Jimmy Graham has not been a disappointment but should probably be cut in the offseason

On Sunday the Seahawks experienced a large boost and a large blow to their playoff chances, winning a home game against the Pittsburgh Steelers gave them an 11 percent boost to their odds of making the playoffs, and losing Jimmy Graham appears to have hurt their future.

Some of my best friends are Seahawks fans. Most of my family are Seahawks fans. One of my best friends, and former (and maybe future) writer for this website Sean Kramer tweeted about the Seahawks losing Graham:

And my father in law, a guy who doesn’t have Twitter or Facebook, and who is extremely unlikely to read this blog post, spent some of the latter half of Thanksgiving discussing with me how the Seahawks need to get rid of Jimmy Graham.

I would argue that neither is completely wrong, and neither is completely right.

Part of the issue is the perception that Jimmy Graham has been disappointing. Coming into Sunday’s action he was actually on pace for more yards than he gained in 2014. He did that in an offense that has a similar effect on counting stats as Coor’s Field did for the likes of Dante Bichette and Jeff Cirillo. The Saints pass the ball a lot, and before the season I pointed out how Graham’s usage rate would interact with his counting stats, and how those stats would interact with the fans’ perception of Graham.

Seahawks fans have taken to social media each week to implore the Seahawks, Darrell Bevell, and Russell Wilson to do more to get Graham involved in the offense. Graham is a tight end with multiple 1,000+ yard seasons under his belt, and multiple seasons with double-digit touchdowns. There was a strong possibility that if Graham had stayed healthy, he wouldn’t have eclipsed those arbitrary milestones.

But it wasn’t for lack of trying.

In New Orleans Graham received about 19 percent of all targets. He did that in an offense that has had a revolving door of undersized receivers, and Marques Colston. He did that with one of the league’s most prolific passers, and in one of the league’s most pass-happy offenses.

In Seattle Graham received 74 of 310 targets in the Seahawks passing offense, good for nearly 24 percent of all targets. Wilson completed 48 of those targets, good for about a 65 percent completion percentage when throwing to Graham.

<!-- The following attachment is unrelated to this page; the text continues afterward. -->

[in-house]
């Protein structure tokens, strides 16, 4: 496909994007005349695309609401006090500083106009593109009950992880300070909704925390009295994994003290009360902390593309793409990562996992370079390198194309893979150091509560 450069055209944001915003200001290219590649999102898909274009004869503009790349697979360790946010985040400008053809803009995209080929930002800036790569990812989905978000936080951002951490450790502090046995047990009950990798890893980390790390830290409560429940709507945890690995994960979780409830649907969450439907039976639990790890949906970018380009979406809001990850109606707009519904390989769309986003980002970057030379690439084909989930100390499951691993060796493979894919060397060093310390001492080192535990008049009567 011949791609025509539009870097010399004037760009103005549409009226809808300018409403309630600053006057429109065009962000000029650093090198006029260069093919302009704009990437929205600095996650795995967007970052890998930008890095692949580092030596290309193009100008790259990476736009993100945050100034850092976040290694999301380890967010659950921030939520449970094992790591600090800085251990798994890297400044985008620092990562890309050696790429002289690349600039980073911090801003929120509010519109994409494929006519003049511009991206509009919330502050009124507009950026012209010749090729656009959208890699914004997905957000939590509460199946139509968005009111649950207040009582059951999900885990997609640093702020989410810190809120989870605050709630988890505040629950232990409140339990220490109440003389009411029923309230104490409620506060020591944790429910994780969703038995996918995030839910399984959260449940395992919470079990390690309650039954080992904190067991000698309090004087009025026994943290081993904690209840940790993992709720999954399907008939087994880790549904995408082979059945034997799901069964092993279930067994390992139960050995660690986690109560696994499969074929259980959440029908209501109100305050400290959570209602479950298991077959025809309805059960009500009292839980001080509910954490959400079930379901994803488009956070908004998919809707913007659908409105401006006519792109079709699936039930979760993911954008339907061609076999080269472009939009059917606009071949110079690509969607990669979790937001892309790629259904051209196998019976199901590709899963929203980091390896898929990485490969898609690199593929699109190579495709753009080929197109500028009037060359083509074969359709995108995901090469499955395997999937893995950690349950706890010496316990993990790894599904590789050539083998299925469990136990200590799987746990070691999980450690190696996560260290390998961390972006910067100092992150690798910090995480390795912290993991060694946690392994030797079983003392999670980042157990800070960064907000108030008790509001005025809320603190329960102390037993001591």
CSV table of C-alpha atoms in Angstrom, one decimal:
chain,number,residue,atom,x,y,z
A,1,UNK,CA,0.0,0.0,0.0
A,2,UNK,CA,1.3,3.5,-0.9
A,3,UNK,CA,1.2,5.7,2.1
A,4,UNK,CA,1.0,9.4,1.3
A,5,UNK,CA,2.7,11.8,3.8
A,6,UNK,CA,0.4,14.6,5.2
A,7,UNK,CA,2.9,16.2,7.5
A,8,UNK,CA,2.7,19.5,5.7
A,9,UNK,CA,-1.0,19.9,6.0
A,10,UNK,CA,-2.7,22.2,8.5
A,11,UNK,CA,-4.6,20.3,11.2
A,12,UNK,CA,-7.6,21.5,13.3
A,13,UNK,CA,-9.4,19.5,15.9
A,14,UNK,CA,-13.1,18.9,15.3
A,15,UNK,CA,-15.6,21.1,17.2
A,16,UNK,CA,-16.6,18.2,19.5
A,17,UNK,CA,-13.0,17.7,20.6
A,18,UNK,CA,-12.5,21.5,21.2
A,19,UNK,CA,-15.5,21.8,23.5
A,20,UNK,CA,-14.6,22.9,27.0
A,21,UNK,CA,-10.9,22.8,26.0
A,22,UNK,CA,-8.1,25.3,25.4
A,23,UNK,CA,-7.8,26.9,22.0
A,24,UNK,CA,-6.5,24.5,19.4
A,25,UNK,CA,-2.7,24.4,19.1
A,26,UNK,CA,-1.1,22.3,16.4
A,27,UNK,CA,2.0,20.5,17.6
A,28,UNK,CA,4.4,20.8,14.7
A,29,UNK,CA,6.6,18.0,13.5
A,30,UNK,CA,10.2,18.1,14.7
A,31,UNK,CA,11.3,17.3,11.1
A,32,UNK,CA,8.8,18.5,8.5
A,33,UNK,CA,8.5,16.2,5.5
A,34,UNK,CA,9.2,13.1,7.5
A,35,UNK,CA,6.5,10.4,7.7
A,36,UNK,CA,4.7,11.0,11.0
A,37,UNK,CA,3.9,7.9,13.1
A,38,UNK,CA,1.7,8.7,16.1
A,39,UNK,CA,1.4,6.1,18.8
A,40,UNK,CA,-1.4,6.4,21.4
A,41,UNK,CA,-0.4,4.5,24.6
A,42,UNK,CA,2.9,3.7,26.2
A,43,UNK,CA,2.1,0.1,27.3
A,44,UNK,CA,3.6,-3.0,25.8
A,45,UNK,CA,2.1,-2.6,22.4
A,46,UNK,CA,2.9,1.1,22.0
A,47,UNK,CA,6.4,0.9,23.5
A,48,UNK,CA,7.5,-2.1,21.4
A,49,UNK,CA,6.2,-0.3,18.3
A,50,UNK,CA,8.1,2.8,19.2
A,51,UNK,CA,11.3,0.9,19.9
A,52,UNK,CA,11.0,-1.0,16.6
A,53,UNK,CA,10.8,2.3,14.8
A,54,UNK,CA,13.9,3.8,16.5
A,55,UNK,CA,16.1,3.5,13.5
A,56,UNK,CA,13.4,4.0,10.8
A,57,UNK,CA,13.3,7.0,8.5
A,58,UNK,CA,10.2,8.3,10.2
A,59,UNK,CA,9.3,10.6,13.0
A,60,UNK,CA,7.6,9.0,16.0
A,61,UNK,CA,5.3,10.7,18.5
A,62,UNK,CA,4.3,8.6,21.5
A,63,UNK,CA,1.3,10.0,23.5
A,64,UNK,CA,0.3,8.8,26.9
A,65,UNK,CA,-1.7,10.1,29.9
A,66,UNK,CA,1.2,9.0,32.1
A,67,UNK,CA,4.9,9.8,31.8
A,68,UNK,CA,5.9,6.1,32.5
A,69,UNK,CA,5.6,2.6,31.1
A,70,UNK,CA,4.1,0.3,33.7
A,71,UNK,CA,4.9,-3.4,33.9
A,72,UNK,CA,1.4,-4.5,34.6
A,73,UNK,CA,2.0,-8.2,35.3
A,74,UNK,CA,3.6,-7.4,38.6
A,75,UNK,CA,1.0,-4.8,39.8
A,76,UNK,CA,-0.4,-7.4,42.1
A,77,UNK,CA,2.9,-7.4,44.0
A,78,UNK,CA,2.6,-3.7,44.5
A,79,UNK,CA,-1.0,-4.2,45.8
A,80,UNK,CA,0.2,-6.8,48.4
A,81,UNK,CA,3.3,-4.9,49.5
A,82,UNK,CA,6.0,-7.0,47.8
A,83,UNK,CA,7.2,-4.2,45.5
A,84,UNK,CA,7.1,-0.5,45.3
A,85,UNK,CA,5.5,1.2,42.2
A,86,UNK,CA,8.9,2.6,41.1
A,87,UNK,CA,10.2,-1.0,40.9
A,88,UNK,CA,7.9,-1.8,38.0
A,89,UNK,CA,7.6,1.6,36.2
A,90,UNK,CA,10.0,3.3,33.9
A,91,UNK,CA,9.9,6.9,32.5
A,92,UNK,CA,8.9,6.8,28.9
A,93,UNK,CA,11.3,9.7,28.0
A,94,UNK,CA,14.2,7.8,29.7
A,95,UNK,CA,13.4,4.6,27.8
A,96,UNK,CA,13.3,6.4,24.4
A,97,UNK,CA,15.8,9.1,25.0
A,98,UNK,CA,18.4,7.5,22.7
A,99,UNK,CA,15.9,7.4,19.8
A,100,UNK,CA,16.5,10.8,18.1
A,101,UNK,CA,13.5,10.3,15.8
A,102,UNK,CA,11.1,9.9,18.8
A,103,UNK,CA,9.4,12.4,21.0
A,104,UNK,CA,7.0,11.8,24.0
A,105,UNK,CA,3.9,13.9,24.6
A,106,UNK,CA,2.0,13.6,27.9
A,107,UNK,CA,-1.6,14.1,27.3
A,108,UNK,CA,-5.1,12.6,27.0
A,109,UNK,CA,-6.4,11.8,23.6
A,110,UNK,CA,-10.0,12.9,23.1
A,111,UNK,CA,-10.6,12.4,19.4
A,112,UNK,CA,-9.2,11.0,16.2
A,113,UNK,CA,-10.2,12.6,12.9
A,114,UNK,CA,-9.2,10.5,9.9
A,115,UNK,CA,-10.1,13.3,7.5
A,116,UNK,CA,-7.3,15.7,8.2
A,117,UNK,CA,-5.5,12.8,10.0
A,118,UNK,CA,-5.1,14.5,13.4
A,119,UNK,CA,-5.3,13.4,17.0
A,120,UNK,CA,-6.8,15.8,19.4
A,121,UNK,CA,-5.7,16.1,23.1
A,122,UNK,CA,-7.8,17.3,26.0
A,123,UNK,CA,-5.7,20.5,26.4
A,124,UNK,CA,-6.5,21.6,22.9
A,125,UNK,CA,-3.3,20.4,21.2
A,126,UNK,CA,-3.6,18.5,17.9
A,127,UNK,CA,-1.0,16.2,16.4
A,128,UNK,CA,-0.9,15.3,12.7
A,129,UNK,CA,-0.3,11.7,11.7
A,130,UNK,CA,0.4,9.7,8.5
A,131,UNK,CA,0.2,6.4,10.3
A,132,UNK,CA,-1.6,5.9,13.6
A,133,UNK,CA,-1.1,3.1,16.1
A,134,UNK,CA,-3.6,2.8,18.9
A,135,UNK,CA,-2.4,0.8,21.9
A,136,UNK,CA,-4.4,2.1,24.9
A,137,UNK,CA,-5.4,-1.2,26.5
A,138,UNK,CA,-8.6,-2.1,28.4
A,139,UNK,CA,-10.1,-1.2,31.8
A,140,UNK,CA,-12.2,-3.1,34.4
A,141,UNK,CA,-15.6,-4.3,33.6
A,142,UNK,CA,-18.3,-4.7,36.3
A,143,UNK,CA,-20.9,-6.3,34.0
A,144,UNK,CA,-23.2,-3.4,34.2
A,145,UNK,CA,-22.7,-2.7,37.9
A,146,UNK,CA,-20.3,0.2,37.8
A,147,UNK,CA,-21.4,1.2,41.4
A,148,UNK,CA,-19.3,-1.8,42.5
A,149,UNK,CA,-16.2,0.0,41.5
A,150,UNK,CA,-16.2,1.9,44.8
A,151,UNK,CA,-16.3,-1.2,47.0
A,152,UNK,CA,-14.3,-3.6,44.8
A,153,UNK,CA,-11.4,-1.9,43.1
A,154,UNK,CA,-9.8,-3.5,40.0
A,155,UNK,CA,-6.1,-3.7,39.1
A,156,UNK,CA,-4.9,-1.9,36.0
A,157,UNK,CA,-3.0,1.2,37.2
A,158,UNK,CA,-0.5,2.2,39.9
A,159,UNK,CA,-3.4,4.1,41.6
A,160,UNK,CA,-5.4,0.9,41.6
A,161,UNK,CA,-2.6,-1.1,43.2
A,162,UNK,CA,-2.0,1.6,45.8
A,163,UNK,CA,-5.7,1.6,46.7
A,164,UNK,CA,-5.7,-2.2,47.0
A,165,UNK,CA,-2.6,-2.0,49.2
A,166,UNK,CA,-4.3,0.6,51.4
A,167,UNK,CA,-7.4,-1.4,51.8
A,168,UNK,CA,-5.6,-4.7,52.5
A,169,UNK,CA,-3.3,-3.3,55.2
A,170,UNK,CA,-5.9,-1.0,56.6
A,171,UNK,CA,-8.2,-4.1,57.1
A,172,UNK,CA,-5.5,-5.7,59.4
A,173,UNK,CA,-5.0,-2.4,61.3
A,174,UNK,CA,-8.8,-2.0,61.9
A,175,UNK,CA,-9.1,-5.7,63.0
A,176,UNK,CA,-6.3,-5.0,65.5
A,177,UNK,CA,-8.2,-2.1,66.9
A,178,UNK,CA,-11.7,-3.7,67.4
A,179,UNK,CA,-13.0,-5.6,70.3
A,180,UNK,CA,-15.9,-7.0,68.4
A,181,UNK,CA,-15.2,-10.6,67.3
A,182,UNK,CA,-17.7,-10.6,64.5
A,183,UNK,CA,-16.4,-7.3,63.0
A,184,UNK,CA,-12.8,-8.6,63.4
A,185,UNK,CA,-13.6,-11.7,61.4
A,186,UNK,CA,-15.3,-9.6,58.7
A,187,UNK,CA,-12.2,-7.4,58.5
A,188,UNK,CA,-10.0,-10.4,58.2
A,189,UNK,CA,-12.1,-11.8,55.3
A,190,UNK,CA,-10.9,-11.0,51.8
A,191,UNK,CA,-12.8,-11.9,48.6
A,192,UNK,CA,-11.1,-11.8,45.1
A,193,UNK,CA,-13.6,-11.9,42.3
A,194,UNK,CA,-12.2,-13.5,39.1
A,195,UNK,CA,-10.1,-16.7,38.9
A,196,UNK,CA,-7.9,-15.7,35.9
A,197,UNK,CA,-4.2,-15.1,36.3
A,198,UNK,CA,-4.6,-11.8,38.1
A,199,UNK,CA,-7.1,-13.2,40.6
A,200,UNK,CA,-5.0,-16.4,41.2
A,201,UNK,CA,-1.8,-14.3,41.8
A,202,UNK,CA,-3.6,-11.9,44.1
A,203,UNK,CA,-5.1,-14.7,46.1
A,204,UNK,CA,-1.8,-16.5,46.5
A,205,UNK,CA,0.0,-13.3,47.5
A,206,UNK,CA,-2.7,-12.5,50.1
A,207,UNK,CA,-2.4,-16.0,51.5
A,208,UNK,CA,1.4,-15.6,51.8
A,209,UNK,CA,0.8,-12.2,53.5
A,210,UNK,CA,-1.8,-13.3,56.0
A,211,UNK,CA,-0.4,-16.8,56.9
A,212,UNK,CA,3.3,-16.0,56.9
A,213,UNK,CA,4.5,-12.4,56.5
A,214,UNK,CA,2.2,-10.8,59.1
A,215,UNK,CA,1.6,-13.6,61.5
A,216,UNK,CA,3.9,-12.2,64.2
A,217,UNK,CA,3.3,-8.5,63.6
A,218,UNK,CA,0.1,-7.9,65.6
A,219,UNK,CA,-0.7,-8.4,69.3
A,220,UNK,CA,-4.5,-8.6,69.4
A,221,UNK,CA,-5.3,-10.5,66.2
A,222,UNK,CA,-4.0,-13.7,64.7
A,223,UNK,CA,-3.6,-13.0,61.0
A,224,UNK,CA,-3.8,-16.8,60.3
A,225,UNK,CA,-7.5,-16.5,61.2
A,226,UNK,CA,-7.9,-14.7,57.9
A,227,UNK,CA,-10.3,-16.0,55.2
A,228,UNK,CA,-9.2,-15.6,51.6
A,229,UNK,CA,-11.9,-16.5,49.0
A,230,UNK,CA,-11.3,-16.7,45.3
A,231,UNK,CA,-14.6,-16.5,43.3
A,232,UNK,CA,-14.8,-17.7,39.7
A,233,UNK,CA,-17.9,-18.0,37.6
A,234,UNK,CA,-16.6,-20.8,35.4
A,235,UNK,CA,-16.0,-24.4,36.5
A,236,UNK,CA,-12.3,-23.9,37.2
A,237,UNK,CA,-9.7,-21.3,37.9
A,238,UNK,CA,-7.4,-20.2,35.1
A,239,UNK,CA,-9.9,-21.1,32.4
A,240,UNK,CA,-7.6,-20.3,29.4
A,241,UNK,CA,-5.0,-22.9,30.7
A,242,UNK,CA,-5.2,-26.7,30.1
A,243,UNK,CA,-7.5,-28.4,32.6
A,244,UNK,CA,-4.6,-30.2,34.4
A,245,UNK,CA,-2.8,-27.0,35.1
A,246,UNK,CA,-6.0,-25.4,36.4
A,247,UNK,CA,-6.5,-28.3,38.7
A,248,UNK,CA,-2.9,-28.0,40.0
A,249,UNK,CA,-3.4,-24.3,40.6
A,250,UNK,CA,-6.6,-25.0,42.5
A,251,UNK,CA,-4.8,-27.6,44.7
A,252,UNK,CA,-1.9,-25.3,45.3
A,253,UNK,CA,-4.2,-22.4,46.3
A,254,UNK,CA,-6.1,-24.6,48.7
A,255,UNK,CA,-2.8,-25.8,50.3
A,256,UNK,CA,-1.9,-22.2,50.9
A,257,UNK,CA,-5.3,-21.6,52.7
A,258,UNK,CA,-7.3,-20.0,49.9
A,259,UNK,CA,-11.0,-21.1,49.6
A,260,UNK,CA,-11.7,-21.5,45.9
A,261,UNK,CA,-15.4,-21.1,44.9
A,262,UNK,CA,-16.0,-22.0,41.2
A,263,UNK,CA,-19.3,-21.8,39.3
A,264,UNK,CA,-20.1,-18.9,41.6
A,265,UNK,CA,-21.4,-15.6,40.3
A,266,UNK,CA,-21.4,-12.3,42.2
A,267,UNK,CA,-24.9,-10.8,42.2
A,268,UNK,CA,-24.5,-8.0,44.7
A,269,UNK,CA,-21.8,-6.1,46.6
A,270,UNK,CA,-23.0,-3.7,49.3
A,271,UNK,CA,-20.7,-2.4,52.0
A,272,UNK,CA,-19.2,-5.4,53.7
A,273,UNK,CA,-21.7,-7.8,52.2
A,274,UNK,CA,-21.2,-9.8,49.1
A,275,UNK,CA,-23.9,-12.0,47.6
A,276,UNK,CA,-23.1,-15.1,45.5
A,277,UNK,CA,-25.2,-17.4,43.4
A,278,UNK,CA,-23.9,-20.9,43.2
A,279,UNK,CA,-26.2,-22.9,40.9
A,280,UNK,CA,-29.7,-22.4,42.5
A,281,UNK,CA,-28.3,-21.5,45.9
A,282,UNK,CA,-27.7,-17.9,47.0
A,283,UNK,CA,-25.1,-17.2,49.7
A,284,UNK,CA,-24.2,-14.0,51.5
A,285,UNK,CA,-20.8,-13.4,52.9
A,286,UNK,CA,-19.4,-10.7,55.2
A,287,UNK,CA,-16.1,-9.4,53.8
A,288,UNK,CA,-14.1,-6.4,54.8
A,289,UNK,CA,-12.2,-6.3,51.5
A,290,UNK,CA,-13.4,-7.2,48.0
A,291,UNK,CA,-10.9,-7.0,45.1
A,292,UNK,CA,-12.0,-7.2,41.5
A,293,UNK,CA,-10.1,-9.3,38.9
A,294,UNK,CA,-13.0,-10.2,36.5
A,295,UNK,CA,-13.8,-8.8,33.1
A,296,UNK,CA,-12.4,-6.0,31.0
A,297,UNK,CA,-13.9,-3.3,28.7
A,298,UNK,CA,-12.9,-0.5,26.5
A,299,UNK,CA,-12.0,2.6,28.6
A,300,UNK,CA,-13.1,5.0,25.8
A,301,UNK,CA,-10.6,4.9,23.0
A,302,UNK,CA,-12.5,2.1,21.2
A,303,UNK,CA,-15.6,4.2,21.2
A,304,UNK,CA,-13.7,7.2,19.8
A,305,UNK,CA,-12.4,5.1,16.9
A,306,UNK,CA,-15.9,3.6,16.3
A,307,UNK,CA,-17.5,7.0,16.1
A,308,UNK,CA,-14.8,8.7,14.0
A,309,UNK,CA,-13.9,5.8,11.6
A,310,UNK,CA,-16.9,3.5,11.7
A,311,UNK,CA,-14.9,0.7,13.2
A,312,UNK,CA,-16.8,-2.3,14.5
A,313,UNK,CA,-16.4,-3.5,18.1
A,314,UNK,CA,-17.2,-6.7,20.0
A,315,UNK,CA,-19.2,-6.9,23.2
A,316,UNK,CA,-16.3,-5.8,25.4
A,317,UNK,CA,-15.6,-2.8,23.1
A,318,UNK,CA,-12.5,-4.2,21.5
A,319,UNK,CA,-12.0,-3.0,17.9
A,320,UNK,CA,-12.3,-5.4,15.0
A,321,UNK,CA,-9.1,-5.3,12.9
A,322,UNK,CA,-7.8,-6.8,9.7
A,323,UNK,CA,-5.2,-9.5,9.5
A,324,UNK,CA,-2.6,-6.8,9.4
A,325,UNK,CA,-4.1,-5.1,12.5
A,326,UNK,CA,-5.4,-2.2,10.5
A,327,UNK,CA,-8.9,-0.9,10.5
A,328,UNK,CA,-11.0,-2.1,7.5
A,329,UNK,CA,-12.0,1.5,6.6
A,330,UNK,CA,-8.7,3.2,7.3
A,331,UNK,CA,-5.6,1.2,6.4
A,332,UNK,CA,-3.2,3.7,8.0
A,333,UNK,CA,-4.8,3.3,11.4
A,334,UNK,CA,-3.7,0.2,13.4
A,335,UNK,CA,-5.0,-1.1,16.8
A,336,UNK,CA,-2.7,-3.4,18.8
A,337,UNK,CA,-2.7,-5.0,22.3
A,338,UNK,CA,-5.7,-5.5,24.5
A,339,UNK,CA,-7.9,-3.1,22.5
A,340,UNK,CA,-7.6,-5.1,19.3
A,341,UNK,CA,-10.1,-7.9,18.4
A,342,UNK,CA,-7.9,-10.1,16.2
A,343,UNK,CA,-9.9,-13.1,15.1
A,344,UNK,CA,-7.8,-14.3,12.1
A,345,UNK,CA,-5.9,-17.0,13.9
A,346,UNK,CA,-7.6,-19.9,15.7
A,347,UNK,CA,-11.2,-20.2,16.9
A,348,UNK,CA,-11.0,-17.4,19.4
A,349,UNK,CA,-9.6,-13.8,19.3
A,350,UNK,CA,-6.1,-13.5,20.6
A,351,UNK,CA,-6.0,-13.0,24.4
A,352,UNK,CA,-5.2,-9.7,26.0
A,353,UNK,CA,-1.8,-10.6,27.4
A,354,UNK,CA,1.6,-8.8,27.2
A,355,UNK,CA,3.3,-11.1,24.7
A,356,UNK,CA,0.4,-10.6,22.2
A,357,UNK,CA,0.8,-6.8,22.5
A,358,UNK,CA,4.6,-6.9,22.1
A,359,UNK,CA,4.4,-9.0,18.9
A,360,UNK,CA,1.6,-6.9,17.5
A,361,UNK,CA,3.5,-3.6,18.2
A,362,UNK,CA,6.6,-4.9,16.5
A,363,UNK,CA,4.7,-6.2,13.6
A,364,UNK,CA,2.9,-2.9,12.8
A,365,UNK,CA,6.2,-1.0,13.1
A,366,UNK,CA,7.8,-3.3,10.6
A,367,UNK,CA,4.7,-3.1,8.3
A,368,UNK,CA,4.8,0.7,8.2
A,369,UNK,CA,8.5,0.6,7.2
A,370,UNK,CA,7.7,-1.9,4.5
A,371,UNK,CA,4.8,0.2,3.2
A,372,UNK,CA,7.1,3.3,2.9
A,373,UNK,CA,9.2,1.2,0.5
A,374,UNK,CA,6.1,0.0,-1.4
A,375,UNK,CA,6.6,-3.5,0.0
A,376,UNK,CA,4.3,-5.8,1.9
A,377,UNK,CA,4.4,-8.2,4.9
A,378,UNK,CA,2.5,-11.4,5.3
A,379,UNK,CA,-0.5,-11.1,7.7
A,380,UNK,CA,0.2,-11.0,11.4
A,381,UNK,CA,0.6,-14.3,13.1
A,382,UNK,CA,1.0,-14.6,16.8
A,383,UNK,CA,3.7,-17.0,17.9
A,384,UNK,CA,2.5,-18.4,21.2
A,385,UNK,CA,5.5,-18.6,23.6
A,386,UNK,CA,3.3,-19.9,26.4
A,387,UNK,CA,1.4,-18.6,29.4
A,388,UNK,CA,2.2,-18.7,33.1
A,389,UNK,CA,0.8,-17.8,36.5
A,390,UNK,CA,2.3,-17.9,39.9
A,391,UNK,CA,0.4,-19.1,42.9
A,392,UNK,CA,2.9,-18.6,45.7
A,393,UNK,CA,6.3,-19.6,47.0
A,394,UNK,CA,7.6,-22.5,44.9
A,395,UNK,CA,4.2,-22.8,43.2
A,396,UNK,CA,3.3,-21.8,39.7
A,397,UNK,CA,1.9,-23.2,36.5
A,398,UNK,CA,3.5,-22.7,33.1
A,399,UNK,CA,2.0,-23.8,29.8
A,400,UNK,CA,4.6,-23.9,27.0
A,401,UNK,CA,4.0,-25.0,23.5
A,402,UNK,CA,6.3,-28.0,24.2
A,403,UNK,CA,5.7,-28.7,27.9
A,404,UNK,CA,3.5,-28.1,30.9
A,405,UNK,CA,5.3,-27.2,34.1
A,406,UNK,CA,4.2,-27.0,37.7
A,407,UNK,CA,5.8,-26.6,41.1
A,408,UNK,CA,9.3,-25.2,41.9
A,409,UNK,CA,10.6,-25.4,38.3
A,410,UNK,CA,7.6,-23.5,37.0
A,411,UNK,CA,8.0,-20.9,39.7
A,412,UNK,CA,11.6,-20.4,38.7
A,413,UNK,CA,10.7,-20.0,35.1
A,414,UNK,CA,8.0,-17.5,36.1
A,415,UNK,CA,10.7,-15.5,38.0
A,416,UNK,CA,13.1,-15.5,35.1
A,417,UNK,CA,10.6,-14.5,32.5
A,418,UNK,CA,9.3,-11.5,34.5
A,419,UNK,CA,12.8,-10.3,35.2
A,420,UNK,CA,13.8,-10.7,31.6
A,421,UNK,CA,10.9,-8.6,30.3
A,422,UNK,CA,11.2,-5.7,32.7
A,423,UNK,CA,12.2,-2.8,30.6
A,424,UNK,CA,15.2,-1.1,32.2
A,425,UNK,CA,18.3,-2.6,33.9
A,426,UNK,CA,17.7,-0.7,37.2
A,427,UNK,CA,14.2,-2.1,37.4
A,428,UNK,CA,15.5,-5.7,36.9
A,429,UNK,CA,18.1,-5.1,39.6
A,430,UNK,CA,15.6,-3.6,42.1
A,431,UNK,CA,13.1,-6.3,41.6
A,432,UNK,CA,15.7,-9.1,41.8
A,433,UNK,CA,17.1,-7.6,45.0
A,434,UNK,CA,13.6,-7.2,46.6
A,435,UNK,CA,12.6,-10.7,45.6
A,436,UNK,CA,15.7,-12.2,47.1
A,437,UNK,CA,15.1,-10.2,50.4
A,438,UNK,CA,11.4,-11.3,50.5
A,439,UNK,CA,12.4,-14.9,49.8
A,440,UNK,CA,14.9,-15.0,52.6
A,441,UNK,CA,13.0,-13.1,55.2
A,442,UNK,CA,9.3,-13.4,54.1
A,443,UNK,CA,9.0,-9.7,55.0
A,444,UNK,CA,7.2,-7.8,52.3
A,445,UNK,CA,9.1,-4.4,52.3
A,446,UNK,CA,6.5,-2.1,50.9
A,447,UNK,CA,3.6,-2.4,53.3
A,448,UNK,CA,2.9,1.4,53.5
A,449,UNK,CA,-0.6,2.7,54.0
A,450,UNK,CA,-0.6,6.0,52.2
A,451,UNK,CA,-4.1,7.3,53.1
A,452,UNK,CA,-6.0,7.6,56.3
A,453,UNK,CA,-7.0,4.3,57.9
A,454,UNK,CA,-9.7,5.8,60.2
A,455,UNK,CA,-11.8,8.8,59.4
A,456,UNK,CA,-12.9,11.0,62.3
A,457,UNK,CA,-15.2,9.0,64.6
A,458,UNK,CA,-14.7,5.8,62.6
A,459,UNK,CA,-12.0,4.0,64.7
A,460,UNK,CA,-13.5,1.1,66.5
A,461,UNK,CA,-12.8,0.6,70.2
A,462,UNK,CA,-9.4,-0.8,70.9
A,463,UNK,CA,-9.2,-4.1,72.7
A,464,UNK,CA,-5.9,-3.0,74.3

Comparatively, Doug Baldwin has had two more catches than Graham in 10 less targets. Wilson is completing passes to Baldwin at a better than 78 percent rate. And he’s near-or-better than 70 percent to Jermaine Kearse and Tyler Lockett.

The easy way to look at that would be to say that Wilson shouldn’t be passing to Graham at all. He should be focusing on the receivers to which he’s had the most success. That’s short-sighted. Graham’s presence has likely played a role in the Seahawks offensive strategy, and the strategy of opposing defenses. The relative success of the Seahawks receivers, the same ones who will protest their characterization as “pedestrian,” but who also see themselves trying to be replaced every offseason, is likely owed in part to the Seahawks acquisition, and focus on Jimmy Graham.

It also doesn’t mean, however, that Graham has certainly cemented himself a spot in the long-term future of the Seahawks. Graham’s knee injury is serious, and while the Seahawks have been criticized for not focusing enough of their offense on Graham, it’s also become apparent that he perhaps isn’t the independently dominant force that the media has perceived him to be. Graham can’t be an entire offense. He can be a very useful, near-elite component of a competent passing game, but he probably won’t succeed as a disproportionate focal point. This isn’t new information if you understand usage rates, or understand football beyond the box score of your fantasy team, but that doesn’t make it any more pleasant.

Graham is also entering his Age 30 season. The recovery for a patellar tendon surgery has been reported around six-to-nine months. Graham is due to cost a $9.0 million cap hit in 2016, and will do so on a team that is going deeper into the second contracts of some of its young stars. The team can cut him and recoup all, or basically all of that $9 million, which would ease the team’s cap issues to a large degree, something they’ll likely need in 2016.

Of course, the team gave up a first round pick and their starting center for Graham. An argument could be made that with such an investment, the Seahawks are pot-committed into keeping Graham. The absence of Max Unger could be at least an anecdotal cause of the struggles had by Marshawn Lynch, though it’s hard not to point to injuries, especially with the emergence of Thomas Rawls. A counter argument could be made that the lack of a true blocking tight end on the entire roster has led to Lynch’s decline. Of all the positions the Seahawks are reasonably well-equipped to replace, a receiving tight end is high on the list.

And the Seahawks have appeared to value first round picks differently than just about any team in football. They’ve perpetually reached into what appeared to be second or third round talent when they’ve taken their first round pick. They appear to see greater value in taking a player for whom they have an affinity later in the draft. A first round pick isn’t of no value, and the Seahawks shouldn’t be treating first round picks as if they have no value, but their valuation of first round picks indicates that perhaps they value first round picks at a lower value than any other team in the NFL.

Jimmy Graham has been fine. He met realistic expectations, and arguably exceeded them. But if he’s played his last game in Seattle, I wouldn’t be completely shocked.